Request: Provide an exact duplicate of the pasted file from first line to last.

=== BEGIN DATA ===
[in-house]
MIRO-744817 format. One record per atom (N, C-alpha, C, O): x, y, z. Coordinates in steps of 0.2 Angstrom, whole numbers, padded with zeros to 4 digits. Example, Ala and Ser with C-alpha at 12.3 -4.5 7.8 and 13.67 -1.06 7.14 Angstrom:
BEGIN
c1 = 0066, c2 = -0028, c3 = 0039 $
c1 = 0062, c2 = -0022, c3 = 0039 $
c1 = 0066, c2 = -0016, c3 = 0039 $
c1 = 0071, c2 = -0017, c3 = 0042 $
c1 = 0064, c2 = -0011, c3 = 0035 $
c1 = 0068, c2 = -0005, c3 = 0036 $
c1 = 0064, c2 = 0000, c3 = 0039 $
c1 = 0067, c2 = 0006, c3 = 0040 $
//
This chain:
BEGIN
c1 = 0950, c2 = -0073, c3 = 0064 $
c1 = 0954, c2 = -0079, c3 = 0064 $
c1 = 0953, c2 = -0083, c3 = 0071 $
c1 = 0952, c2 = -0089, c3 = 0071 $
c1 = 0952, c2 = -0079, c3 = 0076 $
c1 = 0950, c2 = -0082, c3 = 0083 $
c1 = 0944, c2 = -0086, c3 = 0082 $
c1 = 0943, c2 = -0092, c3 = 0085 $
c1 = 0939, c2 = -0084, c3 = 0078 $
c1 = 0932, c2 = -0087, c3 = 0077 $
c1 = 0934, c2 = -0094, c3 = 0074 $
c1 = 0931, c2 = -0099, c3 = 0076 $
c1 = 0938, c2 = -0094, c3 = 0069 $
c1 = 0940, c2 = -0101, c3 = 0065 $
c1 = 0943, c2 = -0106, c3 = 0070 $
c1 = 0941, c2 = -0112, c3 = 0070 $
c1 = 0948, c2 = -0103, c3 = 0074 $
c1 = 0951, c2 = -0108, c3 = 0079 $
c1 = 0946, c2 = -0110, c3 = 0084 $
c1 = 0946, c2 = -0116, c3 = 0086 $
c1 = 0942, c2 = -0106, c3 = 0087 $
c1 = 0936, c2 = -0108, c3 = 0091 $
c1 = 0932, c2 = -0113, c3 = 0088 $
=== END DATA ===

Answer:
[in-house]
MIRO-744817 format. One record per atom (N, C-alpha, C, O): x, y, z. Coordinates in steps of 0.2 Angstrom, whole numbers, padded with zeros to 4 digits. Example, Ala and Ser with C-alpha at 12.3 -4.5 7.8 and 13.67 -1.06 7.14 Angstrom:
BEGIN
c1 = 0066, c2 = -0028, c3 = 0039 $
c1 = 0062, c2 = -0022, c3 = 0039 $
c1 = 0066, c2 = -0016, c3 = 0039 $
c1 = 0071, c2 = -0017, c3 = 0042 $
c1 = 0064, c2 = -0011, c3 = 0035 $
c1 = 0068, c2 = -0005, c3 = 0036 $
c1 = 0064, c2 = 0000, c3 = 0039 $
c1 = 0067, c2 = 0006, c3 = 0040 $
//
This chain:
BEGIN
c1 = 0950, c2 = -0073, c3 = 0064 $
c1 = 0954, c2 = -0079, c3 = 0064 $
c1 = 0953, c2 = -0083, c3 = 0071 $
c1 = 0952, c2 = -0089, c3 = 0071 $
c1 = 0952, c2 = -0079, c3 = 0076 $
c1 = 0950, c2 = -0082, c3 = 0083 $
c1 = 0944, c2 = -0086, c3 = 0082 $
c1 = 0943, c2 = -0092, c3 = 0085 $
c1 = 0939, c2 = -0084, c3 = 0078 $
c1 = 0932, c2 = -0087, c3 = 0077 $
c1 = 0934, c2 = -0094, c3 = 0074 $
c1 = 0931, c2 = -0099, c3 = 0076 $
c1 = 0938, c2 = -0094, c3 = 0069 $
c1 = 0940, c2 = -0101, c3 = 0065 $
c1 = 0943, c2 = -0106, c3 = 0070 $
c1 = 0941, c2 = -0112, c3 = 0070 $
c1 = 0948, c2 = -0103, c3 = 0074 $
c1 = 0951, c2 = -0108, c3 = 0079 $
c1 = 0946, c2 = -0110, c3 = 0084 $
c1 = 0946, c2 = -0116, c3 = 0086 $
c1 = 0942, c2 = -0106, c3 = 0087 $
c1 = 0936, c2 = -0108, c3 = 0091 $
c1 = 0932, c2 = -0113, c3 = 0088 $